Whether this will be your first year walking your child to the bus stop, or you’re a seasoned pro at the stroll, stand and socialize routine, you need to be dressed for the role.
Trends for the 2017-18 school bus season include faded flannel PJ pants and oversized sweaters, accessorized with wool caps and travel mugs. We’re seeing a shift away from the curlers-and-slippers vibe, with an emphasis on casual elegance.
Let’s start with the basics. Get dressed if you want, sure. But after the first day or two, I usually only have real clothes on if I’m planning on driving somewhere as soon as that bus pulls away.
The trick is to plan ahead. I only wear nightgowns or shortie pyjamas when I know I’ll either (A) be getting dressed before the bus in the morning, or (B) won’t be going to the bus in the morning. Otherwise I’m forced to change out of them, into something bus-stop appropriate, and maybe I don’t WANT to get dressed yet.
Flannel PJ pants are a bus stop staple, especially in the winter. If you find yourself waking up in jammies that shouldn’t leave the house — we all have a pair or two with a hole in the crotch — throw on a pair of yoga pants instead. Otherwise you’ll find yourself pressing your legs together in the cold, hoping no one sees the rip and wishing you had some underwear on …
Pyjamas can be elevated by throwing on a sweater or a jacket. It’s still clear you’re wearing PJs, but not obvious that you’re also braless. Yes, it kind of sucks to wear a sweater when it’s hot, but if you skip it, that’s going to be the morning someone new shows up (a handsome dad) and you’re forced to awkwardly cross your arms the whole time.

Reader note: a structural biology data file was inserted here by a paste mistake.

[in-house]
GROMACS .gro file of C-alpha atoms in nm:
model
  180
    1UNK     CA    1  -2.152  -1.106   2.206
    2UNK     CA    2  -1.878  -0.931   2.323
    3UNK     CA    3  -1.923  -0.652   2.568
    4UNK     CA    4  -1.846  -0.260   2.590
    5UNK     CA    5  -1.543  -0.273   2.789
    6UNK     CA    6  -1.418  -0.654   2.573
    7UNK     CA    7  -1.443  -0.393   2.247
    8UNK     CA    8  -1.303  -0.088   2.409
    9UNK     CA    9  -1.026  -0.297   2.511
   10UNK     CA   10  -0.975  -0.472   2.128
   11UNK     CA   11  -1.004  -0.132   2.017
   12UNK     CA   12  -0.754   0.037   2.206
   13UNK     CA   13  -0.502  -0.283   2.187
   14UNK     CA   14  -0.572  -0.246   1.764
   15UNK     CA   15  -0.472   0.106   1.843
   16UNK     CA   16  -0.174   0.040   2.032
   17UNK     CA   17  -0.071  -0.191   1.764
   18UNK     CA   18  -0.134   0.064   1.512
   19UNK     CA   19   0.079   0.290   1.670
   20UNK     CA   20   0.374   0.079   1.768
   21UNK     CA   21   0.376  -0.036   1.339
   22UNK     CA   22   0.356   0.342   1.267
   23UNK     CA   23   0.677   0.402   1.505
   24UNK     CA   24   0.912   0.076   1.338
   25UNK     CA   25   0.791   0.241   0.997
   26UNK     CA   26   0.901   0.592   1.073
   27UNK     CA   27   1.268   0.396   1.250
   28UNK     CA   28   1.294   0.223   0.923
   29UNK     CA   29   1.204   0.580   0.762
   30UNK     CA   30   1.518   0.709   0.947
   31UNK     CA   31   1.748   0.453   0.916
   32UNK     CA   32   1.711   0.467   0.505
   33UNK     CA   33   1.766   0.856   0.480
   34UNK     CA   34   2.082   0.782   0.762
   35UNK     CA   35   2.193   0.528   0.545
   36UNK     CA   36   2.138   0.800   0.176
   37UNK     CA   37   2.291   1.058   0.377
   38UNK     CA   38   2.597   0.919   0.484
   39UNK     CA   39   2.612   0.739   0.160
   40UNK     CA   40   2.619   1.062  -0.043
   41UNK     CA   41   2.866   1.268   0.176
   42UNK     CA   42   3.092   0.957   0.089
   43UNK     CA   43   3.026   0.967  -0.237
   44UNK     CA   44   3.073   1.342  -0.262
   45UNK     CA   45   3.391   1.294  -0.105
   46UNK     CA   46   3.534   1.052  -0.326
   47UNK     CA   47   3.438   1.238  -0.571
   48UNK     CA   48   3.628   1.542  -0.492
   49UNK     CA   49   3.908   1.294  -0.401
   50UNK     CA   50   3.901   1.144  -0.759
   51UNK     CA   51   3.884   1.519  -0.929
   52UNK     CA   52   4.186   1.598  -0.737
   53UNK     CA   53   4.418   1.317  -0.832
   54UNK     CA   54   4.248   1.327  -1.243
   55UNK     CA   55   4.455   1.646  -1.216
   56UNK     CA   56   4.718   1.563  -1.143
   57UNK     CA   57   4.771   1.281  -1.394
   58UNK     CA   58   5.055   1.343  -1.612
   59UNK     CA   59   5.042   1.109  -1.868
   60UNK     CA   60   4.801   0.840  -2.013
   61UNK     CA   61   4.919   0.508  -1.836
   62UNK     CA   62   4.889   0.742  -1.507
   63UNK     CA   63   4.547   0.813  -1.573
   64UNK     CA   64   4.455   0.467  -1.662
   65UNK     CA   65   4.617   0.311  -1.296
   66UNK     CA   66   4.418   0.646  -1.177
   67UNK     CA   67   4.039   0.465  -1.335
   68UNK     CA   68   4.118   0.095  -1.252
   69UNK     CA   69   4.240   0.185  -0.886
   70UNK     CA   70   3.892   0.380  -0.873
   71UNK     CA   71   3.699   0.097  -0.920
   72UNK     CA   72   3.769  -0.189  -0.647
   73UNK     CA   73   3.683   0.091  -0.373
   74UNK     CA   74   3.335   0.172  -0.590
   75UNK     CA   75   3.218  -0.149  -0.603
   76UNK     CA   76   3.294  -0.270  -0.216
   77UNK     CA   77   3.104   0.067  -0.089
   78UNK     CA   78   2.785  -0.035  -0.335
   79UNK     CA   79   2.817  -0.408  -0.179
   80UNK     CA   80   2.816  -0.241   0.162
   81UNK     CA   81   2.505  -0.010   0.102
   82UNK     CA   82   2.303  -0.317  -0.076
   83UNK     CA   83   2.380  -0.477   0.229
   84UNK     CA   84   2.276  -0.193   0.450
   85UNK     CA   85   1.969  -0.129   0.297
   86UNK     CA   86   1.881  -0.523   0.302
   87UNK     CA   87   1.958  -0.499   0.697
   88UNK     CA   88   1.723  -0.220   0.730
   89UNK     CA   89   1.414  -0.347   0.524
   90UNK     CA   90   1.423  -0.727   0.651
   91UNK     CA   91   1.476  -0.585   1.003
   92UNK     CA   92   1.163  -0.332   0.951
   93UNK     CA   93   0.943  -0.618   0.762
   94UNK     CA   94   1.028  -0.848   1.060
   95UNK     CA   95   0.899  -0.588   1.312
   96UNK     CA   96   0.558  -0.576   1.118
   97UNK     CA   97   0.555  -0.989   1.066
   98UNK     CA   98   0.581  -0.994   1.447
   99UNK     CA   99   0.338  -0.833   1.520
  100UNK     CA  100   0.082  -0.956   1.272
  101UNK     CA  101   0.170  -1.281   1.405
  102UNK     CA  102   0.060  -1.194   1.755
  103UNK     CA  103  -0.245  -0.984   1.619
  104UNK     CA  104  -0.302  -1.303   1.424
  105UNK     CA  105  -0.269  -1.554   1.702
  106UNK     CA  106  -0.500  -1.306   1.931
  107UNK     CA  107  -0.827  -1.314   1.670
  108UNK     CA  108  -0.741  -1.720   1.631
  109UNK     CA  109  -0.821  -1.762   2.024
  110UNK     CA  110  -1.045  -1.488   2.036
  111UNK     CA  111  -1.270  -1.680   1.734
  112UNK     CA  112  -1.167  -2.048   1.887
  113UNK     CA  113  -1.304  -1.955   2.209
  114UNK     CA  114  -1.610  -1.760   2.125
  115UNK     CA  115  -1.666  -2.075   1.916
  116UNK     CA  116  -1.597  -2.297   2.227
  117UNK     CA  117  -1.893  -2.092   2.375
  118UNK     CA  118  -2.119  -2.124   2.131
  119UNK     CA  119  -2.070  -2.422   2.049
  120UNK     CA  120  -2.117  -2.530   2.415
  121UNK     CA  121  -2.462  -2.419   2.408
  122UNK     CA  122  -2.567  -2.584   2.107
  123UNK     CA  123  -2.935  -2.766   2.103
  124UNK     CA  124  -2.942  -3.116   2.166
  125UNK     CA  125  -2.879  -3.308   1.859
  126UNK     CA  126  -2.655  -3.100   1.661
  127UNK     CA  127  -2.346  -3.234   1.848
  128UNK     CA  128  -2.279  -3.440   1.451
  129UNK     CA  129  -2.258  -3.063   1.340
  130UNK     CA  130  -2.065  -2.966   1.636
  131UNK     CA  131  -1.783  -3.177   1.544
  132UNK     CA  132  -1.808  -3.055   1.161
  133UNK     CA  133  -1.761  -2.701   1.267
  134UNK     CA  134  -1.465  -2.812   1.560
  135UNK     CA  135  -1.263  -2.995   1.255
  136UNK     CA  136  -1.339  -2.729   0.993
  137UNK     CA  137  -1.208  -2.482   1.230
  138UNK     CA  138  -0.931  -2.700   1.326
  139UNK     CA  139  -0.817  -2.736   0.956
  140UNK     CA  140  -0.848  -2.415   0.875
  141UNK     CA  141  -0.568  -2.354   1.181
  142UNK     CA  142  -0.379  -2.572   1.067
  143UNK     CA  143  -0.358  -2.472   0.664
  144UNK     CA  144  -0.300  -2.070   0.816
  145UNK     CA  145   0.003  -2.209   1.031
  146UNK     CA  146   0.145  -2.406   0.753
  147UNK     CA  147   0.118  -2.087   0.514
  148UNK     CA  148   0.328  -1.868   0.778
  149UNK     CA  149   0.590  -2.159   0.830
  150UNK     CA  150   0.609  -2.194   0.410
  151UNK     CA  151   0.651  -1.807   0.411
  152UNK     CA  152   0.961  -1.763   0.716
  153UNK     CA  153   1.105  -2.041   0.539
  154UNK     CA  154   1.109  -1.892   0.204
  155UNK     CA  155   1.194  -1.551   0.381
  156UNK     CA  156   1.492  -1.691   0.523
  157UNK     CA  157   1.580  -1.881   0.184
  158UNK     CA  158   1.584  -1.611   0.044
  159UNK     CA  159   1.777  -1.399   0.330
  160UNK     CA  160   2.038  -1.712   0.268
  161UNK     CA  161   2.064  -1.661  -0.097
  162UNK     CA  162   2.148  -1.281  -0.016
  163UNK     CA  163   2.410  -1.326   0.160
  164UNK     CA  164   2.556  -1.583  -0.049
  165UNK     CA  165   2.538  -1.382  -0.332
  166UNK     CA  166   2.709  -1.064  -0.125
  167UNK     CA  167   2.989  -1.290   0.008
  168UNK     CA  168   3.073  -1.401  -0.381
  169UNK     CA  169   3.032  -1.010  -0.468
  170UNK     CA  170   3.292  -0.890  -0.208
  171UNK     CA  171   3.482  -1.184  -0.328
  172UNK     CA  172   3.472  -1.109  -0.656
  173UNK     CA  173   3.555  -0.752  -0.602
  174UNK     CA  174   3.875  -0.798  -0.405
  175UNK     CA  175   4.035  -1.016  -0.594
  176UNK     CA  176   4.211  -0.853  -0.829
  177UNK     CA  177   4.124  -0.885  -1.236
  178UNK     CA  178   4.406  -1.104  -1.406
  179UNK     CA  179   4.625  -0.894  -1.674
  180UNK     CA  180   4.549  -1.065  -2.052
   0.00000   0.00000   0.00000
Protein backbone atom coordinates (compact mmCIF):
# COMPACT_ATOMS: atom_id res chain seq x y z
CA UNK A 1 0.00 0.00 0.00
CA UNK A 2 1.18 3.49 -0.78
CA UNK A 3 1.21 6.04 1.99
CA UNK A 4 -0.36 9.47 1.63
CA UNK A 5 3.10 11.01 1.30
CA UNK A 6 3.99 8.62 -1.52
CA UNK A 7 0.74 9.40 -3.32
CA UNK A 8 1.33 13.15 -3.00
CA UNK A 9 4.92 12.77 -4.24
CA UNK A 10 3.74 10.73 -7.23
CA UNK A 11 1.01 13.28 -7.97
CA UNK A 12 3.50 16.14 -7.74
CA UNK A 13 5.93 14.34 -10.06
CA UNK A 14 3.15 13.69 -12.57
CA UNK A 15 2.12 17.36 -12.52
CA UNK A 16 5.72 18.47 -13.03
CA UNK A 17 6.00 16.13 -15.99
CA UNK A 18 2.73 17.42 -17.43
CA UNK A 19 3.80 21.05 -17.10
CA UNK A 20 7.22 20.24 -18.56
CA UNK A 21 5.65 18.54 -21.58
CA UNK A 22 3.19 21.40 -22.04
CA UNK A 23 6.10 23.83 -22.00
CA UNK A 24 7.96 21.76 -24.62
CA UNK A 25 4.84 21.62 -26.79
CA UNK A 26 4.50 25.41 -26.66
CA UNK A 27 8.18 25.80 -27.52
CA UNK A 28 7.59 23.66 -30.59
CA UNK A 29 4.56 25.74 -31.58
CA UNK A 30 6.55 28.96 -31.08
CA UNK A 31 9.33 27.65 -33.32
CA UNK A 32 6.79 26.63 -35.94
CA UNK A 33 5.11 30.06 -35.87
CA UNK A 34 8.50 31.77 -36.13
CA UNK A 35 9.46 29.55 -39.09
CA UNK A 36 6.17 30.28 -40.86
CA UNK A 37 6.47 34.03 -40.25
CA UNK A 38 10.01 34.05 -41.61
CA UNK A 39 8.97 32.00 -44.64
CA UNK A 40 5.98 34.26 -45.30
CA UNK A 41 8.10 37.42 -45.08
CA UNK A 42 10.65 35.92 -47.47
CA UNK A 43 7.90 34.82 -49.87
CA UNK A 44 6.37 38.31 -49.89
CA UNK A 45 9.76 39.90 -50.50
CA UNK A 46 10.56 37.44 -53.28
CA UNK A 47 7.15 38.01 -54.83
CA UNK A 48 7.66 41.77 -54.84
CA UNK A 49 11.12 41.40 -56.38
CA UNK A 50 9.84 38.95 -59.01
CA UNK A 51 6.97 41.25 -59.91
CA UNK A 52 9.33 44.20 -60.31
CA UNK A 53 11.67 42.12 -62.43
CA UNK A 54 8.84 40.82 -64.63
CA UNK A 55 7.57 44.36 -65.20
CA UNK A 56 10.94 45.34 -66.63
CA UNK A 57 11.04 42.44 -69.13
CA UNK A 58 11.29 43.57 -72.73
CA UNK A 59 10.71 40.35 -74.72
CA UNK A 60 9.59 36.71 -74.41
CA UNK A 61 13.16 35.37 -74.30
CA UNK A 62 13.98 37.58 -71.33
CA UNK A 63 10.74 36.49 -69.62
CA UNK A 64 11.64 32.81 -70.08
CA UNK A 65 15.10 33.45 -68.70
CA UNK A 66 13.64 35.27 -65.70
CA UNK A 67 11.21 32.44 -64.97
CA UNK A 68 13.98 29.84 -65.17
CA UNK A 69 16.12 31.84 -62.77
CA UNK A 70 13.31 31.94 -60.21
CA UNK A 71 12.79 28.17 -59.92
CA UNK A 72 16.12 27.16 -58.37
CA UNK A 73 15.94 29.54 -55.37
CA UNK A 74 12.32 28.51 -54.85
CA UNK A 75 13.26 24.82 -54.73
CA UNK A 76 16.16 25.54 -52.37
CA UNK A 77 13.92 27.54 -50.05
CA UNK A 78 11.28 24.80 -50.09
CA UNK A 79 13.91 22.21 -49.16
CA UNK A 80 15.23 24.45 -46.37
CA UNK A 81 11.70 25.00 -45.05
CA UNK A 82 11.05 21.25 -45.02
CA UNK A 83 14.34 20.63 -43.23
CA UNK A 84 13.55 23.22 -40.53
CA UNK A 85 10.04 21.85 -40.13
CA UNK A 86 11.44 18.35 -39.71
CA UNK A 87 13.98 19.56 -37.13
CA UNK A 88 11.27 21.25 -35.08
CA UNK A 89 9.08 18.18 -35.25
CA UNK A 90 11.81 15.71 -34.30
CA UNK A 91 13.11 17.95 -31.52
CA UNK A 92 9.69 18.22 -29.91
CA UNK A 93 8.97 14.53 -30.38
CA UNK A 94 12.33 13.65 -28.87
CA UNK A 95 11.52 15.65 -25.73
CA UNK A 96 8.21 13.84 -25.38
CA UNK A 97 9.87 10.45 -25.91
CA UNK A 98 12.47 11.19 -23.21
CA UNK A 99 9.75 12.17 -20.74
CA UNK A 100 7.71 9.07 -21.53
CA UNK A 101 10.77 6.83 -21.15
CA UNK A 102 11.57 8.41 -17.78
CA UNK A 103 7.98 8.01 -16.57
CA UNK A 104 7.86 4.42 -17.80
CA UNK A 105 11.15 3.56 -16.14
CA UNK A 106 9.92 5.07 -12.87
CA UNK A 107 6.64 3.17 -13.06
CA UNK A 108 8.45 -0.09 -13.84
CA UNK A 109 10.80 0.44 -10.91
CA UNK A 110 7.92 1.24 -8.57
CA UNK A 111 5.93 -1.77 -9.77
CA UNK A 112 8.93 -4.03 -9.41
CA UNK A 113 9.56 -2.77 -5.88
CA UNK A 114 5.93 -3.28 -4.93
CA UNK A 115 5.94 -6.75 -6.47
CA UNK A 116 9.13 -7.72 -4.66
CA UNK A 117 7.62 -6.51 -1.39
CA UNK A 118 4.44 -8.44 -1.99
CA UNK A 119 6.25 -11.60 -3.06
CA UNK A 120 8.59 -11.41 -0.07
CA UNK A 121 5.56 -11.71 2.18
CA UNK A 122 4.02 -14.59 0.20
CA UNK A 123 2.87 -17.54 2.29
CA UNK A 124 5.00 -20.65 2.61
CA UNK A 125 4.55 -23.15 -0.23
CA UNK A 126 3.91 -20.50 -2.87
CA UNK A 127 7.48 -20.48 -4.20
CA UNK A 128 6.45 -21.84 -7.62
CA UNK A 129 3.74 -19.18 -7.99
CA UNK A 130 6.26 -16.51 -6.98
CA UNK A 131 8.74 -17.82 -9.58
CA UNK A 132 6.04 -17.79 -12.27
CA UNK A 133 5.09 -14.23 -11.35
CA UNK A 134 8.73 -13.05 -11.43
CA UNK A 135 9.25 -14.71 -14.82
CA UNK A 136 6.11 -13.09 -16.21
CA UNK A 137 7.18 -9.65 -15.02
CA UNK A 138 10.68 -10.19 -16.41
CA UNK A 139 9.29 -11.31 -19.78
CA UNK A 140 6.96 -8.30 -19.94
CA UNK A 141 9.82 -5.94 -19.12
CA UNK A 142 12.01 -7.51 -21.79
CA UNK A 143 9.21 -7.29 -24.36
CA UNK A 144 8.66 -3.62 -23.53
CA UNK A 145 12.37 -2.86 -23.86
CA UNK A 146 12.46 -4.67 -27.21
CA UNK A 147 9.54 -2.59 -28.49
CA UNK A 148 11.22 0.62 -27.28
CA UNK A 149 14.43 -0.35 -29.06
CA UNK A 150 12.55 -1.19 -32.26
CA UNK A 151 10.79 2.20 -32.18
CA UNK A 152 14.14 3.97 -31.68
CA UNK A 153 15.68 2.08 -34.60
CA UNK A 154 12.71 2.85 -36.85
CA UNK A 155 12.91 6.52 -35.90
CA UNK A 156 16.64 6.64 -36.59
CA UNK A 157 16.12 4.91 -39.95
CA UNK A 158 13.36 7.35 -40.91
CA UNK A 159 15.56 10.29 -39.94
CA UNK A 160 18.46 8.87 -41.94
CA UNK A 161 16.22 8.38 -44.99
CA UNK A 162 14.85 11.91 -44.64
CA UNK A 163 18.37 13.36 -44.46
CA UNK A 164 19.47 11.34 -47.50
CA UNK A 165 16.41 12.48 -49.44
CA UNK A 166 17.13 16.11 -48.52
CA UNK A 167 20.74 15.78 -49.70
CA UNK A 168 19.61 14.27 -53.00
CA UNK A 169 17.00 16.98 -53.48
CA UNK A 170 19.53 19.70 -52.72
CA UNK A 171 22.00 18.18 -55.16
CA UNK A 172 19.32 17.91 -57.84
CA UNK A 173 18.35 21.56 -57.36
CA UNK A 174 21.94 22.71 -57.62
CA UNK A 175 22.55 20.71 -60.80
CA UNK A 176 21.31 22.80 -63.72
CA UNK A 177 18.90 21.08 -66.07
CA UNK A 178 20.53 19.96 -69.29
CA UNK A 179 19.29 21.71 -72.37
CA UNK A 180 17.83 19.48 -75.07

From mid-September to early May, you’ve got the green light to wear a comfy knit cap to the bus stop. Just plunk it on over your tangled morning hair and you’re good to go. Any hair peeking out below the hat doesn’t have the just-rolled-out-of-bed look — it’s casually tousled.
I wear (or bring) sunglasses to the bus stop every single day. Squinting causes wrinkles, and sunglasses also hide your tired, early-morning (mascara-less) eyes. Plus, you can close your eyes, if you’re the first to arrive, and you don’t look like a weirdo standing with their eyes closed on the sidewalk.
“Bus shoes” are any pair that are easy to throw on and don’t require bending over to tie. You want something comfortable that you can slide into while simultaneously slipping a lunch bag into a backpack and twirling yourself into the first adult-sized jacket you can grab. My bus shoes are sandals or slip-on BOBS until it’s so cold that my feet go numb. Then I switch to my winter boots, unlaced for that cool haphazard look.
Once you’ve hefted backpacks onto little shoulders, you will have about four seconds to grab what you need. Your pocket should contain a couple of crumpled tissues — for seasonal allergies in fall and spring, and constant runny noses throughout the winter — and a piece of lint-covered emergency gum for the days you can’t remember if you brushed your teeth.
Grab your phone so you can check the time and tut to the other parents about how the bus “seems to be running late this morning” (this occurs all mornings). Most importantly, pick up the travel mug of hot tea or coffee that you hastily, but lovingly, prepared for the journey down the street. If you tend to hang around chatting with the other parents long after the bus has left, consider taking a second mug for proper sustenance.
Now hit that catwalk — er, sidewalk — with a confident little spin. You’ve got this.